22 September, 2005

My Exorcism, Chapter 6 ~ "Not Until They Are Dead, Stop Breathing"

The dead, one gets used to seeing. Viewing a recently deceased person, touching a rapidly cooling body through gloved hands, even sometimes hearing the last inhaled air exit the body as I turned a decedent over to examine them took awhile longer to grow accustomed to. The recency of the departed life can often have a strong impact on even the strangers who are present.

Actually watching someone die is a different experience entirely. I never did acquire any level of comfort with this. I’ve lost a number of loved ones, but with none of them was I present for their actual death. I know plenty of people who have experienced this and found it somewhat peaceful - while still deeply sad - to be with a person drawing his or her last breath. Watching someone die violently is vastly different, of course. I have not witnessed a violent death in person – only on videotape. That is more than enough for me.

One videotape was from scene I personally worked. I was called out around 4:30 AM to a convenience store where the clerk had been found dead with no apparent injuries. The scene appeared non-violent and unremarkable with two exceptions: the emergency phone was off the hook, and a partially eaten English muffin breakfast sandwich was sitting next to the microwave behind the counter.
No signs of violence at the scene. No external injuries to the decedent. He was a moderately obese middle-aged man – potential candidate for natural disease such as myocardial infarction (heart attack), cerebral vascular accident (stroke), and the like. He was warm to touch, no rigor mortis, very early blanching livor mortis (blood settling to the dependent portions of the body). He had several missing teeth.

No resuscitation attempts as reported by medics. The consensus being tossed around by police was “heart attack.”

Not so fast, guys. He had been eating - a more important clue than one might think.  Eating, missing teeth, phone off the hook; I was concerned about this.

A store manager arrived and pulled the surveillance tape. The tape revealed that the man had indeed been alone, heated up his sandwich, took a bite or two, then appeared to be choking. After what seemed like an endless amount of time (probably to him as well), during which he picked up the emergency phone and attempted to force the food bolus from his trachea by slamming himself into the countertop, he collapsed. What a horrible way to die.

To further add to this tragedy, it was later discovered that his missing teeth were the result of a recent pistol-whipping that occurred while he was working at another convenience store. As a result, he was moved to different branch in a safer area.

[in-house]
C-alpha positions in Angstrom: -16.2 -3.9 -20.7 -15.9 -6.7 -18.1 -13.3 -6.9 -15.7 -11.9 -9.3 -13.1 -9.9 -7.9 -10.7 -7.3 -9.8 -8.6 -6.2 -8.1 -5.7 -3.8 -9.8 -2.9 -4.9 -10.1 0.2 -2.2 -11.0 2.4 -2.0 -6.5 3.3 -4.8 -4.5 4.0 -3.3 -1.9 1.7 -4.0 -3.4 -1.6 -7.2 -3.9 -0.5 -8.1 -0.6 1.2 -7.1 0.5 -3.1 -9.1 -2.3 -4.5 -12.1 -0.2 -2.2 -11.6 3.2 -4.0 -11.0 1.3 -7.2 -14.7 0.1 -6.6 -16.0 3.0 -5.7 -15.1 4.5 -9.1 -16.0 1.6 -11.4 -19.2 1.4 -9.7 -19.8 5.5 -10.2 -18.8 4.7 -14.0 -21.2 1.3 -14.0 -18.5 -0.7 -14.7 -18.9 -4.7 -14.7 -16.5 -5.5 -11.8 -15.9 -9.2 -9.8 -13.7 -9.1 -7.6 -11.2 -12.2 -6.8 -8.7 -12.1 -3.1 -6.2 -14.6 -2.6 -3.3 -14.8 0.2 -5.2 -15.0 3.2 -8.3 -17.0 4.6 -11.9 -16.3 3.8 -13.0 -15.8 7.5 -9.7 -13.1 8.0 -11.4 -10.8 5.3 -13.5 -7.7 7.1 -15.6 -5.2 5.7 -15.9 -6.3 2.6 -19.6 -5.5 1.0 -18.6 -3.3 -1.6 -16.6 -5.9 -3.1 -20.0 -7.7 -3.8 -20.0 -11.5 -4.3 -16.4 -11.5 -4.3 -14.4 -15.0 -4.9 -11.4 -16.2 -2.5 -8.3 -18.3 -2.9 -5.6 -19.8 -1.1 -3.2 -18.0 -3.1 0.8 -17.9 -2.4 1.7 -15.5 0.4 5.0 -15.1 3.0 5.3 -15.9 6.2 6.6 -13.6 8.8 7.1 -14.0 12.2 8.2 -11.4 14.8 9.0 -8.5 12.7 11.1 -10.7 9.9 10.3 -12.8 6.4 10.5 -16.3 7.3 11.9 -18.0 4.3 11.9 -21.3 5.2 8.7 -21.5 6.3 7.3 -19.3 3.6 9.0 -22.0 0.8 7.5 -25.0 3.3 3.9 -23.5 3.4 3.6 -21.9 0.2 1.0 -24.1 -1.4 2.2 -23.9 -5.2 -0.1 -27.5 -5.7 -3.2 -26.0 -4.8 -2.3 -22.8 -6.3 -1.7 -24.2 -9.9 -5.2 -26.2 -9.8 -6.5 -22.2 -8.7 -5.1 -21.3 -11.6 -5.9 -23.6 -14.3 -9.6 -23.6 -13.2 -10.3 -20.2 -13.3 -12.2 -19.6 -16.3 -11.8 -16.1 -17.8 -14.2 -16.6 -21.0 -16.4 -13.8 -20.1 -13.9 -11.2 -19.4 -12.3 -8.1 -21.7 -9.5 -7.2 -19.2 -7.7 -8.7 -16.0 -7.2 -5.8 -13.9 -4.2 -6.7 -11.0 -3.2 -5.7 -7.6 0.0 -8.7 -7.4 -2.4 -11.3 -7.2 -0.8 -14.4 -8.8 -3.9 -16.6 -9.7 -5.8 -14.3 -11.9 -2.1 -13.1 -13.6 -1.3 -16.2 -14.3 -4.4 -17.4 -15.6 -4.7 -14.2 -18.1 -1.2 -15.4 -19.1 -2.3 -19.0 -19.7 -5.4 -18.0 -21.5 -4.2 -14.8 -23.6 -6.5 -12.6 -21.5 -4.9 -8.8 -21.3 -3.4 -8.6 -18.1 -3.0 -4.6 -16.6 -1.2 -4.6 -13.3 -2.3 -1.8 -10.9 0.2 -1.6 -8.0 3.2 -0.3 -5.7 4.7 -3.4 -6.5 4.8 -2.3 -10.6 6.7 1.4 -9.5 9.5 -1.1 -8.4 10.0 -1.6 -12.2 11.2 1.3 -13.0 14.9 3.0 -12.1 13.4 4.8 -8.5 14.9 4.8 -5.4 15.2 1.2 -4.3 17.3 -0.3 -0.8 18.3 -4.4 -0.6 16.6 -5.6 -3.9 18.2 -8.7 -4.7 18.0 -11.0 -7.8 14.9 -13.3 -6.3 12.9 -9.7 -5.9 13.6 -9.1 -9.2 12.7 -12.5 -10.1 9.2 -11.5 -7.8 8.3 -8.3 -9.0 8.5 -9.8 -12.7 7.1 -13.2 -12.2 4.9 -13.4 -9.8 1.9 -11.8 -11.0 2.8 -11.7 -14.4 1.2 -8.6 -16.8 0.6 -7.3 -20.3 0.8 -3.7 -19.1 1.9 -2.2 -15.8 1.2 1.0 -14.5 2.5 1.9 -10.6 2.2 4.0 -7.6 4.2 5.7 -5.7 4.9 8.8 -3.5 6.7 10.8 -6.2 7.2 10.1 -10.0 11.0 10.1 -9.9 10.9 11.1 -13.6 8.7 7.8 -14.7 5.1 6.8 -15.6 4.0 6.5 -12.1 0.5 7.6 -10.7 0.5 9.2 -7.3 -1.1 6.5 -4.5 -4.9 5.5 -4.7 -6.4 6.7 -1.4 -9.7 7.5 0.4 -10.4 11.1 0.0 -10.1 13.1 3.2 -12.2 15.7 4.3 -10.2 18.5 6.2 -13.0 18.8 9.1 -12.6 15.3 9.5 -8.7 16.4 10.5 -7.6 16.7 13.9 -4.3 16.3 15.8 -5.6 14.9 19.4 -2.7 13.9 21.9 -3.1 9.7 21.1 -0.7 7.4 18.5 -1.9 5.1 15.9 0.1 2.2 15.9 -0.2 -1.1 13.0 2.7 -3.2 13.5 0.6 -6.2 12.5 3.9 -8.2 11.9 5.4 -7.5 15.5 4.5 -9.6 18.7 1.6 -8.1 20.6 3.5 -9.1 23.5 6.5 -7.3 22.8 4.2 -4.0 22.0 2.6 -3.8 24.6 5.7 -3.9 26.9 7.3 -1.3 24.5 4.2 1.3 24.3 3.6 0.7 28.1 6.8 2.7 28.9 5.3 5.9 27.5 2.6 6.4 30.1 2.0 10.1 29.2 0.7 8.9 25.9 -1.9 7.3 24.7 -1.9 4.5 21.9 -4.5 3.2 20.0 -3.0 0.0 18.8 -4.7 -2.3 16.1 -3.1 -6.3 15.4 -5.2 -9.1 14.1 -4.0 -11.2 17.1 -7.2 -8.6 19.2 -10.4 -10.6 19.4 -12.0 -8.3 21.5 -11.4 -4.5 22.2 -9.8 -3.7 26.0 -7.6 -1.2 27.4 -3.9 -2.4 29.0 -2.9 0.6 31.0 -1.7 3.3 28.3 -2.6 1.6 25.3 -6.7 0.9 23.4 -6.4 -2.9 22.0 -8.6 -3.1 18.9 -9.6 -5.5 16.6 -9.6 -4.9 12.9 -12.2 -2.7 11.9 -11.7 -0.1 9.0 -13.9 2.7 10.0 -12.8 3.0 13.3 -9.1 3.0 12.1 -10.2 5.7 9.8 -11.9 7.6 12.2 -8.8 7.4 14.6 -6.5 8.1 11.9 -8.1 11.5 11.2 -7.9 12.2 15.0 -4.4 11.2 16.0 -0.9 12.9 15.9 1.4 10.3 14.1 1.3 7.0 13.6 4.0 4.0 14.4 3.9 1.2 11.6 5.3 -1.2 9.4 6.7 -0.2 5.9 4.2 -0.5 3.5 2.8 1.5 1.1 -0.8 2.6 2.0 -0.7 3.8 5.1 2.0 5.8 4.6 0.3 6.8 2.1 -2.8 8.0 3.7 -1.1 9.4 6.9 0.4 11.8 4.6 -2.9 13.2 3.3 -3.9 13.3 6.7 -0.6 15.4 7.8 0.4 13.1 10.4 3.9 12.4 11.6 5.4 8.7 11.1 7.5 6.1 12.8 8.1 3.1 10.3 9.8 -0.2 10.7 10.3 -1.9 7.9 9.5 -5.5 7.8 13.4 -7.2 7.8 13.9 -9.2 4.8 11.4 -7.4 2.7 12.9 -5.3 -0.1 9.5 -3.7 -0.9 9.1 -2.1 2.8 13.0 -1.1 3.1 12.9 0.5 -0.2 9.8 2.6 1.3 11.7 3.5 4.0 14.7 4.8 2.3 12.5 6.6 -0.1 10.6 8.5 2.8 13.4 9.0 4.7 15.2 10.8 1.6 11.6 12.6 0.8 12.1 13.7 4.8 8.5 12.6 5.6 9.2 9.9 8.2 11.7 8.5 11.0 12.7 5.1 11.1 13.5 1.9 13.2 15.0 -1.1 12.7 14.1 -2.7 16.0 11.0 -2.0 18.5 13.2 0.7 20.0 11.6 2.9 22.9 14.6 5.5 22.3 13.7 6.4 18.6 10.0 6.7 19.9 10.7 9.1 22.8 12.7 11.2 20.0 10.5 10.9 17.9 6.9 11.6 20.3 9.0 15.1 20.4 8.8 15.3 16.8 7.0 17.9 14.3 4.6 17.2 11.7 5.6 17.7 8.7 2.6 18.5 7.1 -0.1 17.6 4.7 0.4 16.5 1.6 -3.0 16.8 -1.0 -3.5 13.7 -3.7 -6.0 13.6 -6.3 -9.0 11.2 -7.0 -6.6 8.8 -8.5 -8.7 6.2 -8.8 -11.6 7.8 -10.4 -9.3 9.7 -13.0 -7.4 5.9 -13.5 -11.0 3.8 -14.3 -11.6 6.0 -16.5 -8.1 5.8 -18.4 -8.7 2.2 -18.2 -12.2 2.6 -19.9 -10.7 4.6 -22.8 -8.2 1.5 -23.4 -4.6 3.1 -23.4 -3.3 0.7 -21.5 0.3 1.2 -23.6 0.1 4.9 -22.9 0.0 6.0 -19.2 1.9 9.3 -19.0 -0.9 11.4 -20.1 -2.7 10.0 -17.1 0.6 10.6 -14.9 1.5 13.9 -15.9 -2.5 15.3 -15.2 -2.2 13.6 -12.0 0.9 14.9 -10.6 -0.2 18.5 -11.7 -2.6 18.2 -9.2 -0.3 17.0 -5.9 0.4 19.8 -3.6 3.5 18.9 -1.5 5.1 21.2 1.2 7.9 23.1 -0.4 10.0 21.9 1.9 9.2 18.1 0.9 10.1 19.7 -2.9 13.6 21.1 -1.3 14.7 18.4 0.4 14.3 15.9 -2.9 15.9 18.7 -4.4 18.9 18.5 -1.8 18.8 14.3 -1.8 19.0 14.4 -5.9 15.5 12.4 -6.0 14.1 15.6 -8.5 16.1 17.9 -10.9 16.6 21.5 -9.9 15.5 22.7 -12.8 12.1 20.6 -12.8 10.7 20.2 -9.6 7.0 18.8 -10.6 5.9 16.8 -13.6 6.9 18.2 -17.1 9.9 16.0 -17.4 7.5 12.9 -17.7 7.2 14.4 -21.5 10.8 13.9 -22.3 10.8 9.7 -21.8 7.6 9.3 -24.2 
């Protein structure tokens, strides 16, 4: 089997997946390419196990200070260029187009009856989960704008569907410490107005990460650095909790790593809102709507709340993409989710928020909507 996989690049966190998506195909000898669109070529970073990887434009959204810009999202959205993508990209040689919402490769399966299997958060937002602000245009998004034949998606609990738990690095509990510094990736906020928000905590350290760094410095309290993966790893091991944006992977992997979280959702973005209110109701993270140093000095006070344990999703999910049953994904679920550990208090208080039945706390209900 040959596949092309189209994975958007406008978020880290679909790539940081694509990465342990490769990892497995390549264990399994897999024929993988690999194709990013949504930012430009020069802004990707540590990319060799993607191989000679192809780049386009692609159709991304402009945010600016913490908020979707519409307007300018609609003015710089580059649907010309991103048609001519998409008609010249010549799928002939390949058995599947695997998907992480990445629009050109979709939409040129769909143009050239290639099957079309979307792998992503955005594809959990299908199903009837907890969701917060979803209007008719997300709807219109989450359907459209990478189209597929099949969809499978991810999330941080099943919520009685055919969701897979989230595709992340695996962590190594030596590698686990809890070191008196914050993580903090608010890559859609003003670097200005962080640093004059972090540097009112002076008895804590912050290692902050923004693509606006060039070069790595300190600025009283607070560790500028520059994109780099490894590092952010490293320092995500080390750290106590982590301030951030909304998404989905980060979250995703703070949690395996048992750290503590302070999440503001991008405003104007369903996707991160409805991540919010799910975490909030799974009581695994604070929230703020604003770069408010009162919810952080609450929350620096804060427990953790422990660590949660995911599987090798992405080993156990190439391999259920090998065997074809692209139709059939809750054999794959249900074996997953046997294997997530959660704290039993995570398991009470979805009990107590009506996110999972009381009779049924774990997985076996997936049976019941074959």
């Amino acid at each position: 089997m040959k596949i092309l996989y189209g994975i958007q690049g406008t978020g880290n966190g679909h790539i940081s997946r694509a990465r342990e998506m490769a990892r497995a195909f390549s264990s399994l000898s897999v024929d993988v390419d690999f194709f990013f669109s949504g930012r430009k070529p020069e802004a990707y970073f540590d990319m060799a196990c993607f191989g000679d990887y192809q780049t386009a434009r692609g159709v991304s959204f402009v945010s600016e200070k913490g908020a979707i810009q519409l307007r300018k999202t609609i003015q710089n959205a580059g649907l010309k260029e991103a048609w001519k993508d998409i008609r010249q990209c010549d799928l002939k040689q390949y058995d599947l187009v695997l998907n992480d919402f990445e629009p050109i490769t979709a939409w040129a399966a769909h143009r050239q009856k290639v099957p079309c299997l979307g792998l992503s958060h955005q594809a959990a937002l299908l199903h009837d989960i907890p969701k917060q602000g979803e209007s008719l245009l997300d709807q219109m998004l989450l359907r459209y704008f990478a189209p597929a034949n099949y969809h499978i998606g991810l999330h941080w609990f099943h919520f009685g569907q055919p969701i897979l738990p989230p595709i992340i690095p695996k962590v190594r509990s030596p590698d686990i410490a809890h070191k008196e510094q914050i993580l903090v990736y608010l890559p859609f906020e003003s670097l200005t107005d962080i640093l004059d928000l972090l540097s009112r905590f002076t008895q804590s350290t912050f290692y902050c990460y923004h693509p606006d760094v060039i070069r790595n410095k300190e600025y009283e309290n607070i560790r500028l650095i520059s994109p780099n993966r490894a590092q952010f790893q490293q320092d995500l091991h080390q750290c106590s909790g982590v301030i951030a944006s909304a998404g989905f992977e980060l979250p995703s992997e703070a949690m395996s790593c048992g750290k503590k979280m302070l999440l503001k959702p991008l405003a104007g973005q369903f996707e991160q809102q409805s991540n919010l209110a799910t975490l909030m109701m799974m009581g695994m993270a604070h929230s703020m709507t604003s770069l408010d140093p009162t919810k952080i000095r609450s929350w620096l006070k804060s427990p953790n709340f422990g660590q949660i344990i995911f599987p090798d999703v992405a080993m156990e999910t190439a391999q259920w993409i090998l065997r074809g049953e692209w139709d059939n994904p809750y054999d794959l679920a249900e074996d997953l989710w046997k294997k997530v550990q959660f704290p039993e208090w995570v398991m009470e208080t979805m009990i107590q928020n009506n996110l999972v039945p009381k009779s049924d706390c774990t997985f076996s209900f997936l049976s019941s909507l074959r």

Cause of death:
a) Asphyxiation b) Choking
Manner of death: Accident

The two people I watched die in person both died in a hospital, and both were transplant cases. I’m a huge believer in organ, bone, and tissue donation, and even worked as a tissue recovery specialist in Kansas City for awhile. It’s important to share this as my intention is not to scare anyone away from the idea of donation or the process itself. It can be fairly brutal to watch due to the time-sensitivity issue of certain living organs.

The first case of this nature I had was a college student who, at the persuasion of her boyfriend, tried heroin for the first time with him. The result was a coma from which she never awakened. After she was declared brain dead (over a period of days, possibly even weeks), the family signed the organ donation papers. In our office, it was standard practice that, if at all possible, an investigator be present during the organ recovery to document postmortem alterations to the body (like incisions, etc.). I had scrubbed in and assisted with a liver recovery once before, and this was a finely-tuned surgical procedure quite unlike autopsies. This organ recovery was nothing like either.

First of all, the transplant procurement specialists are required to leave the OR before the life support machines are turned off and remain outside the OR for a set period of time (I think it was 10 minutes) after the patient is pronounced dead. So the machines were shut off, one by one, while every action was documented. I stood behind her head, and I remember watching the monitors and thinking “Come on – breathe on your own” – as though I could help will her heart to keep up the life-sustaining rate. It did not, and after a few minutes, she was pronounced dead.

When the transplant team came in, it was clock-watching time. It seemed, from my point of view, that they ripped into her chest wall. I know that from a technical perspective, it was much more precise than this, but watching them wield scalpels faster than I ever knew was possible while packing ice into the chest cavity was unlike anything I had yet seen.

I take comfort, as I hope her family and friends did, knowing that her donation saved and/or improved the lives of others.

Cause of death: Complications of heroin overdose
Manner of death: Undetermined DA (drug abuse)

The second was very much like the first, and the circumstances were also heartbreaking. I will relay the story of a multiple shooting in another chapter. See the upcoming “contagious waste disposal” for full description.

1 comment:

PAINKEY said...

I have been reading your blog and I think it's great! What a job to have. Glad you had the stomach to take it, not just anyone has one.